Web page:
Google Research

Using Semantics of Textbook Highlights to Predict Student Comprehension and Knowledge Retention

  • David Y. J. Kim
  • Tyler Scott
  • Debshila Mallick
  • Michael Mozer
Third Workshop on Intelligent Textbooks (iTextbooks), Springer (2021)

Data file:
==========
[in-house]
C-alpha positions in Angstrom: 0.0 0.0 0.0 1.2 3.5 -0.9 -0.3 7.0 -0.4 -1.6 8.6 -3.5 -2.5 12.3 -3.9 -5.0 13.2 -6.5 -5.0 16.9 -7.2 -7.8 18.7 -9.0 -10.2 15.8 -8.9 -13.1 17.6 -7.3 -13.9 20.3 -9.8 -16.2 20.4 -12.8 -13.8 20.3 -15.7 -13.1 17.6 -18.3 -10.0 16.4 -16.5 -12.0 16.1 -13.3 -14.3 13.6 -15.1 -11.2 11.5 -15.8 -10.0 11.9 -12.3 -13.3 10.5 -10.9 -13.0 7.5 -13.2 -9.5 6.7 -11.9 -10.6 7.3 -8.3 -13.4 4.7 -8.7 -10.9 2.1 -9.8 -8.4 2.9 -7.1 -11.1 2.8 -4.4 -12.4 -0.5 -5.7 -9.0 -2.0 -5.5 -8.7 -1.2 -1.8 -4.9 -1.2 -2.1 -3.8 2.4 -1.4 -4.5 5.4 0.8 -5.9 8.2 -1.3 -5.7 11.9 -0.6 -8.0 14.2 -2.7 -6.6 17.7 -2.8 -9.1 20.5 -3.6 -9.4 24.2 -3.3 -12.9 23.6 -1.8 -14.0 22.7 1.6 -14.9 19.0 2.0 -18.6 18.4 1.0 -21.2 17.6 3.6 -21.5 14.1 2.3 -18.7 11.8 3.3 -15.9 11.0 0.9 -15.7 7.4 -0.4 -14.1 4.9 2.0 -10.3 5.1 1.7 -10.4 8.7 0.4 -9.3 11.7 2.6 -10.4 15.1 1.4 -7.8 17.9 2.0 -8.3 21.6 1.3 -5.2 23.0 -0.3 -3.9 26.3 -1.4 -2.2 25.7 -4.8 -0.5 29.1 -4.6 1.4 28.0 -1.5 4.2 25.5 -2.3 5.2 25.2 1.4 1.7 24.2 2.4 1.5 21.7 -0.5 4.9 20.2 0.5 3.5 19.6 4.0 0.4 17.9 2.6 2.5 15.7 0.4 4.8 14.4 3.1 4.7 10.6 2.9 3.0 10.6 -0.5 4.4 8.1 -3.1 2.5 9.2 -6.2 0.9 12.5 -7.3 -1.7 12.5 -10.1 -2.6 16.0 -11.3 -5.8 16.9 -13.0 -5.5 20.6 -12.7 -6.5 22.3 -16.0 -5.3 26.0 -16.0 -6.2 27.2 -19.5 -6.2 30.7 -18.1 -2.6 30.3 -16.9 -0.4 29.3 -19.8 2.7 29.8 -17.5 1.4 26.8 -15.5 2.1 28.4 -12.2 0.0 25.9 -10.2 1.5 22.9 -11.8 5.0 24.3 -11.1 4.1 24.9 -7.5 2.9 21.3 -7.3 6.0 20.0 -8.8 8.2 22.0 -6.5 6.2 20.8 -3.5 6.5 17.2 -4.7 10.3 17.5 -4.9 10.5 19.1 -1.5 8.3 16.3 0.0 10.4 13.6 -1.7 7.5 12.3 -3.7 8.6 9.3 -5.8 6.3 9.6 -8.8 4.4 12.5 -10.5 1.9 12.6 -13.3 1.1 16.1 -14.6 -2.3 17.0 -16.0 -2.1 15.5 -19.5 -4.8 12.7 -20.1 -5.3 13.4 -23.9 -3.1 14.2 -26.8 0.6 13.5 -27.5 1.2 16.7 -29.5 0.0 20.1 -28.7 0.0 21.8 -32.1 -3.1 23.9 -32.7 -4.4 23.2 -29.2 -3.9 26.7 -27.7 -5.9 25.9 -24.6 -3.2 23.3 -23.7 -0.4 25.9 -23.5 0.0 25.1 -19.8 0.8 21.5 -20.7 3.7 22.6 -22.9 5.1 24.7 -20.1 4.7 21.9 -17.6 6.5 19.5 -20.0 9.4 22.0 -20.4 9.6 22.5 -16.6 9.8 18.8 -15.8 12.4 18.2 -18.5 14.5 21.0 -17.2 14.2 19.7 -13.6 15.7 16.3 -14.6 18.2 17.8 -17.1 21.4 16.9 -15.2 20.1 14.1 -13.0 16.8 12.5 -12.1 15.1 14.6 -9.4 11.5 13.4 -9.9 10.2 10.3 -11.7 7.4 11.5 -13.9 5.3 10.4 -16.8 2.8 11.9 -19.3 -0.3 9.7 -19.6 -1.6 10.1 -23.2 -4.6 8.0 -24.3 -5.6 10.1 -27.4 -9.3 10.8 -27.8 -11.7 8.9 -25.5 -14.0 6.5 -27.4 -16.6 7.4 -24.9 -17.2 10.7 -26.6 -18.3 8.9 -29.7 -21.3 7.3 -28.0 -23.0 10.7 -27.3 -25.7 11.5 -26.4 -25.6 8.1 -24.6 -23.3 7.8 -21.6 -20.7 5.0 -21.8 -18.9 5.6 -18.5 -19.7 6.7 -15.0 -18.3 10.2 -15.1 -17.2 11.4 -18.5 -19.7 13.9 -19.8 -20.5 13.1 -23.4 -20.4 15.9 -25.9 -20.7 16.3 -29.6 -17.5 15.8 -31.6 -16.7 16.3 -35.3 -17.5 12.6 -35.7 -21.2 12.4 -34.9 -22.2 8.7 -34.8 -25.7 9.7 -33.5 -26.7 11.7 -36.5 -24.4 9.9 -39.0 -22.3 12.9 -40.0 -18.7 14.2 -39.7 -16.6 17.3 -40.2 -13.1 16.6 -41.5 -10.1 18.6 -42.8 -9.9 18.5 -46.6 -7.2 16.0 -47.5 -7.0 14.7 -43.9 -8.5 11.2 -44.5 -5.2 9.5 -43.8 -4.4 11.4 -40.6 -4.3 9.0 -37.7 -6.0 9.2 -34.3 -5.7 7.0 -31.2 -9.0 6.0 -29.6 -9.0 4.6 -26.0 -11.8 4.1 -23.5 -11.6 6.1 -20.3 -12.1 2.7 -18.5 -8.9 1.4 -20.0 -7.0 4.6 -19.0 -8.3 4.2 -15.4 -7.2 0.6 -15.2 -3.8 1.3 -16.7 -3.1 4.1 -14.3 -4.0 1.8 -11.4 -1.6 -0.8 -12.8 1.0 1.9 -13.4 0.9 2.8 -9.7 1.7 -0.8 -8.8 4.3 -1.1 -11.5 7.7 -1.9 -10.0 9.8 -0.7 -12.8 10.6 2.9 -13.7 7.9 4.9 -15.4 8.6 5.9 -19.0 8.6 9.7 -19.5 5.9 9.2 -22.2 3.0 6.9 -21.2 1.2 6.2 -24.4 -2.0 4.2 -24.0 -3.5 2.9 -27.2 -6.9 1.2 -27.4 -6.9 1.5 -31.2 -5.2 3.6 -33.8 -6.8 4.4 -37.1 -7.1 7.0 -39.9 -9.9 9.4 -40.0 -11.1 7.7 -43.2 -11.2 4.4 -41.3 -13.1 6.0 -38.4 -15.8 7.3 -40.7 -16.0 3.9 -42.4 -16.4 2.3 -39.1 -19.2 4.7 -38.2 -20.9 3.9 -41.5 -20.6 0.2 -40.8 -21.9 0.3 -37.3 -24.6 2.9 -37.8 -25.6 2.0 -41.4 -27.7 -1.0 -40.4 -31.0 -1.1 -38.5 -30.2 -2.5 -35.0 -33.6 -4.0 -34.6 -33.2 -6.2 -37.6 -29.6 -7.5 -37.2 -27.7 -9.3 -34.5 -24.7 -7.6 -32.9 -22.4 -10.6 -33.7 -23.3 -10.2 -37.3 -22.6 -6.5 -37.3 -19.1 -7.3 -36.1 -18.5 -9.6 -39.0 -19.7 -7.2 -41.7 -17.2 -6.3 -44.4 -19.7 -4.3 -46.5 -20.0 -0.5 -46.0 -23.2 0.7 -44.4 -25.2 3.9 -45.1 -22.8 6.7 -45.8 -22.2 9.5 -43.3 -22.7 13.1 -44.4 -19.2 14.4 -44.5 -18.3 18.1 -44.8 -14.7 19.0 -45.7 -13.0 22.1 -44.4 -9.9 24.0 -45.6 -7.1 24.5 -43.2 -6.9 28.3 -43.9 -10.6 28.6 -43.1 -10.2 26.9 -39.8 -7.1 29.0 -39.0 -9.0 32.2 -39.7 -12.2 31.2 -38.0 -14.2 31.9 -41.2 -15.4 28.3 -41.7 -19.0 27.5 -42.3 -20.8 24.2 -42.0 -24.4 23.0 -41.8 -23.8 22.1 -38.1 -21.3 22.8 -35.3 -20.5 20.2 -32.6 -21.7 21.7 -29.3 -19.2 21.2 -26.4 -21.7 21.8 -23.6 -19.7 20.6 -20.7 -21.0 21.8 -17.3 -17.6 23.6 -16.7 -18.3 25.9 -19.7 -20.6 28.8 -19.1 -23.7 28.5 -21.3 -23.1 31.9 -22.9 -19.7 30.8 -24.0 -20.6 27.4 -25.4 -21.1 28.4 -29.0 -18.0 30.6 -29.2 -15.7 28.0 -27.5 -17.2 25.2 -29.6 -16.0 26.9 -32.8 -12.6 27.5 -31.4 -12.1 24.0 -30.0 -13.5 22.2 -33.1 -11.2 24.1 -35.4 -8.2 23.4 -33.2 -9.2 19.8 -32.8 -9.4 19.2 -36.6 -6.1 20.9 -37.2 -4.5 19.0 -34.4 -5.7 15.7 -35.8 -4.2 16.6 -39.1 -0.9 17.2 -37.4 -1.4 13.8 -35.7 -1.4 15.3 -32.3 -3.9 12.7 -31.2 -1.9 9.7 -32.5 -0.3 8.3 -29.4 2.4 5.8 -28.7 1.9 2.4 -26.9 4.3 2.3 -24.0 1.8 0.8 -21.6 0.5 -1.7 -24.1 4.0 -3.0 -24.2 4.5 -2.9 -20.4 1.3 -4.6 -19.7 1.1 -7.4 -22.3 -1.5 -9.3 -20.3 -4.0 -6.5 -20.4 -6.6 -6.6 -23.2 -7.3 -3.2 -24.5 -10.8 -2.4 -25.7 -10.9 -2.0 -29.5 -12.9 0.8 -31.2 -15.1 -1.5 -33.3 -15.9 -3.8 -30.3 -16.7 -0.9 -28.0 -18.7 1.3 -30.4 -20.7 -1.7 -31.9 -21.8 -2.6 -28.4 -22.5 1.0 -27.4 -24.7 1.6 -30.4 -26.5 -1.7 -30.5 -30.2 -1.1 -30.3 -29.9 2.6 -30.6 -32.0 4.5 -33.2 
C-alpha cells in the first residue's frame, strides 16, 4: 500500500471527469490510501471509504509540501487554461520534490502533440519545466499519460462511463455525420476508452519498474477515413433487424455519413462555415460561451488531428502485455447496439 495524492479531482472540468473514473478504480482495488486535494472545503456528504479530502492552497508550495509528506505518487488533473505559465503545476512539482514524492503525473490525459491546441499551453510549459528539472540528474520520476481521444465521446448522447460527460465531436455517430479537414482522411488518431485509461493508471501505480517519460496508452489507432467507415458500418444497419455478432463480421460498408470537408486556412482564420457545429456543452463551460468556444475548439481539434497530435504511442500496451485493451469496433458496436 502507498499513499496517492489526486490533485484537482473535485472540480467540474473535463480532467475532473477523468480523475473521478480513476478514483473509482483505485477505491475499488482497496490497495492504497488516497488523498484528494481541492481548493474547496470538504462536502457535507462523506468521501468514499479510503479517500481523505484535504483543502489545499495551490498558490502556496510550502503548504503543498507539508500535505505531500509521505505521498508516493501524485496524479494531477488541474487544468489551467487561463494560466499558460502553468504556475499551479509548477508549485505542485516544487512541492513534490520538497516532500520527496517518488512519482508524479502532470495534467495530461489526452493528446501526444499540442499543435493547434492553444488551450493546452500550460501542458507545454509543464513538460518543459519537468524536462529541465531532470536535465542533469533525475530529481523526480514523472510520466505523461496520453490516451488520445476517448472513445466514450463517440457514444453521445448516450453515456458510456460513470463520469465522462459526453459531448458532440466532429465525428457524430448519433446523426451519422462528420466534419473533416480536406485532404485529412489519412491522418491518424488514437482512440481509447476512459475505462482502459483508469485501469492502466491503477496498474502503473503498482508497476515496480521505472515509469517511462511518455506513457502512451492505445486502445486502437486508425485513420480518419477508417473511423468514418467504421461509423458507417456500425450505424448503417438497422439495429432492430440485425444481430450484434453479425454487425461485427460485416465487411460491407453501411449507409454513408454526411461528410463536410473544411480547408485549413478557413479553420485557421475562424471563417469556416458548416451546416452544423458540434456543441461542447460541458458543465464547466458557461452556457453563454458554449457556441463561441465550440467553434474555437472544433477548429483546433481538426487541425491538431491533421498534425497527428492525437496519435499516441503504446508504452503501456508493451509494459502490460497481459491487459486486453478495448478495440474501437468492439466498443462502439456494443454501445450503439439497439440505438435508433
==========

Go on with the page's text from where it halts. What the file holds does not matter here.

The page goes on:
As students read textbooks, they often highlight the material they deem to be most important. We mine students’ highlights to predict their subsequent performance on quiz questions. Past research in this area has encoded highlights in terms of where the highlights appear in the stream of text—a positional representation. In this work, we construct a semantic representation based on a state-of-the-art deep-learning sentence embedding technique (SBERT) that captures the content-based similarity between quiz questions and highlighted (as well as non-highlighted) sentences in the text. We construct regression models that include latent variables for student skill level and question difficulty and augment the models with highlighting features. We find that highlighting features reliably boost model performance. We conduct experiments that validate models on held-out questions, students, and student-questions and find strong generalization for the latter two but not for held-out questions. Surprisingly, highlighting features improve models for questions at all levels of the Bloom taxonomy, from straightforward recall questions to inferential synthesis/evaluation/creation questions.

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